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Hybrid drivetrains, combining diesel and electric power and developed by Eaton Corp., will be available in 2008 on medium-duty truck chassis made by Freightliner Corp., International Truck and Engine Corp. and Paccar’s DAF, Kenworth Truck Co. and Peterbilt Motors Co., according to several announcements by the manufacturers involved.
Paccar also said it has signed an exclusive agreement with Eaton to get hybrid technology ready for Kenworth and Peterbilt heavy trucks by 2009.
Peterbilt recently announced delivery of its first mediums — two Model 335 hybrids — to McCoy’s Building Supply in San Antonio. The Model 330 is powered by the Paccar PX-6 diesel engine, which is rated at 240 horsepower and 560 foot-pounds of torque. Engaging the hybrid system boost the rating to 300 hp and the torque to 860 foot-pounds.
Peterbilt also said it is working with Eaton and Wal-Mart Stores’ corporate fleet to evaluate a Model 386 hybrid-electric for longhaul applications.
In testing so far, the Model 386 hybrid has produced a 5% to 7% fuel savings over conventionally powered trucks of comparable size, Peterbilt said.
On the medium side, Eaton has produced some 220 hybrid-power systems for evaluation, placing most of them into service on package vans, medium-size delivery vehicles, utility service trucks, beverage haulers and city buses.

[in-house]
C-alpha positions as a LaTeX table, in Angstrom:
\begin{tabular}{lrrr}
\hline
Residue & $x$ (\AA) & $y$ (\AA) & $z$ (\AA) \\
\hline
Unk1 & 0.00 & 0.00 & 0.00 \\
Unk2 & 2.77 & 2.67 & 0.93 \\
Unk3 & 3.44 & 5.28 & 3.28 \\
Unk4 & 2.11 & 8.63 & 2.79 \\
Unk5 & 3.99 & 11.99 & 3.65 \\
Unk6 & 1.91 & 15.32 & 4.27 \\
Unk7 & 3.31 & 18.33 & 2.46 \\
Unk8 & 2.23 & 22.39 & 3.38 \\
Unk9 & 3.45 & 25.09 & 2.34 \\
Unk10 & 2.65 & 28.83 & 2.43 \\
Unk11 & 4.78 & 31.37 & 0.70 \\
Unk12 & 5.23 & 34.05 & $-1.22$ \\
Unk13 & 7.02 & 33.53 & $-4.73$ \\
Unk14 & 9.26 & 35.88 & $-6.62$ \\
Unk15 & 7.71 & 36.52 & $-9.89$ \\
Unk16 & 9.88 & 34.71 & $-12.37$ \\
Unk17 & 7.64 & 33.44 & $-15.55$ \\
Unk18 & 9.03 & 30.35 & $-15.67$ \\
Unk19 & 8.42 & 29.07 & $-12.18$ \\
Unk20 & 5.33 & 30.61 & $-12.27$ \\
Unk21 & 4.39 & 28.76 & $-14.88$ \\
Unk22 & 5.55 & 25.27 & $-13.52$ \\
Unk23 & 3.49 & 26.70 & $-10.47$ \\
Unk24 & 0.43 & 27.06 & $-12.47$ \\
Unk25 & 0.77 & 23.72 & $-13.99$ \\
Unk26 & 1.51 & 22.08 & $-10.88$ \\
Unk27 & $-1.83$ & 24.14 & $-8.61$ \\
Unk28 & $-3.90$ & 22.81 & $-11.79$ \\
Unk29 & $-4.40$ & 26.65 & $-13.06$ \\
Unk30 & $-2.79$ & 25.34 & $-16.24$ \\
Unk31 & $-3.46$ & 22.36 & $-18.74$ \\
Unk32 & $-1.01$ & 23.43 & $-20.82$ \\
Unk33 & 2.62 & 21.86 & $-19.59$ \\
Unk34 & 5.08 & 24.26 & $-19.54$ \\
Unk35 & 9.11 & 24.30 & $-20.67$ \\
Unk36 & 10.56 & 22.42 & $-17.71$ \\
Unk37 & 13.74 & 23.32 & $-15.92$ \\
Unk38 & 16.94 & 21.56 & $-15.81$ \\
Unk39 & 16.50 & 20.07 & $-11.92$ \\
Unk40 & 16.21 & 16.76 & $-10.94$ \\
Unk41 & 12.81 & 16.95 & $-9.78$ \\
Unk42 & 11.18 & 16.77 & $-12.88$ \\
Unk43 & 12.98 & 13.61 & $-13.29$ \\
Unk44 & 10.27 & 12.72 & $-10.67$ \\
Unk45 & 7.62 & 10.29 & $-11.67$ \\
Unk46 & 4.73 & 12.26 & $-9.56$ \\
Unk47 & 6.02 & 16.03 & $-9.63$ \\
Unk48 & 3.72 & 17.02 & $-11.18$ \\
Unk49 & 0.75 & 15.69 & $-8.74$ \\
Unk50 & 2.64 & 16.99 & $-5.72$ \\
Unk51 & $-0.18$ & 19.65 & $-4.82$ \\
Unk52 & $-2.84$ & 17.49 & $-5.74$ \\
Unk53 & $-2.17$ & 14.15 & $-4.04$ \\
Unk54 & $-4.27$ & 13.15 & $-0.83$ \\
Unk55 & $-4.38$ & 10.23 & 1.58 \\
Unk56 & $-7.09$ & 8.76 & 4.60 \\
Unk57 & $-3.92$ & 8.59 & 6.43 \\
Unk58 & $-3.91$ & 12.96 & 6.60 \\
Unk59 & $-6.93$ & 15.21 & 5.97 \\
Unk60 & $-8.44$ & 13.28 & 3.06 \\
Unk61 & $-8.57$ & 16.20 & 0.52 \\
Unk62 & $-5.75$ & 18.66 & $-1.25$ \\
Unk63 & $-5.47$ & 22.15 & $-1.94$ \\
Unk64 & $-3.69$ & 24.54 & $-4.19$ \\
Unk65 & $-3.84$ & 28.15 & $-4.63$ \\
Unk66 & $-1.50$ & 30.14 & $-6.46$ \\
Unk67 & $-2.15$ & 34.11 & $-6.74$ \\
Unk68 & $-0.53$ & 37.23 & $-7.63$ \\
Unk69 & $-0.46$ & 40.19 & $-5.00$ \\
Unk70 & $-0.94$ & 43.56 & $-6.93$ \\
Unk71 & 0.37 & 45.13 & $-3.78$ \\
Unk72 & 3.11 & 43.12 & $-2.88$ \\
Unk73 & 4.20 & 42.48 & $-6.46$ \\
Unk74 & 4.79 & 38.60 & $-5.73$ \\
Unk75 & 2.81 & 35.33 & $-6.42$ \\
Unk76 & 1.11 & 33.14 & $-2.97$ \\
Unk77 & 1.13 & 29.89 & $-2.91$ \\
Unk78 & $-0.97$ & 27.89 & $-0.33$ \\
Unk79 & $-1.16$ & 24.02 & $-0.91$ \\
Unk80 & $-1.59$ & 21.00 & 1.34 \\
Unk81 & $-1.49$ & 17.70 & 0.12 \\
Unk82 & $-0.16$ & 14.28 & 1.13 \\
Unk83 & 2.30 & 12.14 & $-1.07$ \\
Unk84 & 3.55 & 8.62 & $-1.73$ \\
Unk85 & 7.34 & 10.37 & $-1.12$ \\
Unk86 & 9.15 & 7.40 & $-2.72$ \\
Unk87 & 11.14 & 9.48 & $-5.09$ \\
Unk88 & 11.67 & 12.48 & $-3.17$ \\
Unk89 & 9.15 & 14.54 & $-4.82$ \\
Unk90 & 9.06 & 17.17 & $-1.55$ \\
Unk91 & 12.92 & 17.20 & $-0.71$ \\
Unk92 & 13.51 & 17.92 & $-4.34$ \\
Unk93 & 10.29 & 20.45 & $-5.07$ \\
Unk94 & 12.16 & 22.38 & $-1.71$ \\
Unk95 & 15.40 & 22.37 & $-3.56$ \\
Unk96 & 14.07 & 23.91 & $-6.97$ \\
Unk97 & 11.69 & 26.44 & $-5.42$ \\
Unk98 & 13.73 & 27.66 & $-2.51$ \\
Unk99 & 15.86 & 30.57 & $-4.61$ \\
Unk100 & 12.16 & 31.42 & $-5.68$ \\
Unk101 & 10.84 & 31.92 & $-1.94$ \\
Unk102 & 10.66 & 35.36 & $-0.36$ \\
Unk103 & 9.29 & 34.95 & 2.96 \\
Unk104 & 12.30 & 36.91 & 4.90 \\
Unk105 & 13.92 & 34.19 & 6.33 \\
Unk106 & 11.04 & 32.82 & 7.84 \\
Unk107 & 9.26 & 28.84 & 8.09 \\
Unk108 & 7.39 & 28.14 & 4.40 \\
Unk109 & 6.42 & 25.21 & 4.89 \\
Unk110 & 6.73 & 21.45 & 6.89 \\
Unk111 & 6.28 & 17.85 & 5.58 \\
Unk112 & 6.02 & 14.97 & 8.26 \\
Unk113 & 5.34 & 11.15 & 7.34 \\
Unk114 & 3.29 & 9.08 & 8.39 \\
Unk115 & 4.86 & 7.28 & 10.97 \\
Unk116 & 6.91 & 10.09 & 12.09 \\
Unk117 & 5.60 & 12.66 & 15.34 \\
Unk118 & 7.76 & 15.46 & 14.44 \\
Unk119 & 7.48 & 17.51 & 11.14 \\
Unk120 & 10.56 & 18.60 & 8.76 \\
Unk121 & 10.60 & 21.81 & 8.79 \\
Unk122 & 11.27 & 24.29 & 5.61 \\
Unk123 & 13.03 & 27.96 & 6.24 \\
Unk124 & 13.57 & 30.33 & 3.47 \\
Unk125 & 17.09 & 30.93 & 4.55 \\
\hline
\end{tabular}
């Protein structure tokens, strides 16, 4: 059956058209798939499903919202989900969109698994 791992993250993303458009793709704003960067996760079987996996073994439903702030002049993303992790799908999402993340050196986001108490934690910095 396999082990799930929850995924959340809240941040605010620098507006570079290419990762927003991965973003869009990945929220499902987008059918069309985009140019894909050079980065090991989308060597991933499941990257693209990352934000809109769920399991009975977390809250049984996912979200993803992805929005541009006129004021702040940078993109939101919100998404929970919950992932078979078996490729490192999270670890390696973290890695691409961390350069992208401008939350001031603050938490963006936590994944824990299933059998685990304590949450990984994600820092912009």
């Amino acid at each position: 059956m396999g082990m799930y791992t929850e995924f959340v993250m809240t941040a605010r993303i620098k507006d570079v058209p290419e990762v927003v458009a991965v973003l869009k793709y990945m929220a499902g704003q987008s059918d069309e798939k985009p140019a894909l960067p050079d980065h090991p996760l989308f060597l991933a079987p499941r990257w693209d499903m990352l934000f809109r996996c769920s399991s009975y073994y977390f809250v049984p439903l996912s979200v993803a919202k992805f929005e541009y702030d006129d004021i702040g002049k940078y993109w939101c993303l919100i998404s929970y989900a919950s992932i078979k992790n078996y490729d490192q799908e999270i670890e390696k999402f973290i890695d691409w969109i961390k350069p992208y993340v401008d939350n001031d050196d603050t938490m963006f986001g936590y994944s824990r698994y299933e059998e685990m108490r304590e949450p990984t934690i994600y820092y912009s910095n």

The Eaton medium system going into production has an electric motor and generator situated between the output of an automated clutch and the transmission input. Main engine operation regenerates storage batteries, which also capture and hold energy normally dissipated during braking.
Blending electric torque with engine torque in this “parallel” system helps the vehicle accelerate from a dead stop. Peterbilt calls the feature “Launch Assist.”
Also, the power from the lithium-ion batteries can be channeled into a power takeoff for stationary activity. The diesel engine periodically turns on to recharge the batteries, which Peterbilt said takes less than five minutes.
The system is based on Eaton’s Fuller automated transmission, which each chassis manufacturer will use with its own engines, James Sweetnam, president of Eaton’s Truck Group, said in August. It will not be available with a standard transmission.
Kevin Beatty, Eaton’s manager of hybrid power systems said the company plans to ramp up production over the next three years to meet anticipated demand.
Eaton also is working on hydraulic propulsion that would replace the conventional drivetrain and transmission. A hydraulic pump and motors and hydraulic storage tanks recover and store energy, similar to what is done with electric motors and batteries in hybrid electric vehicles.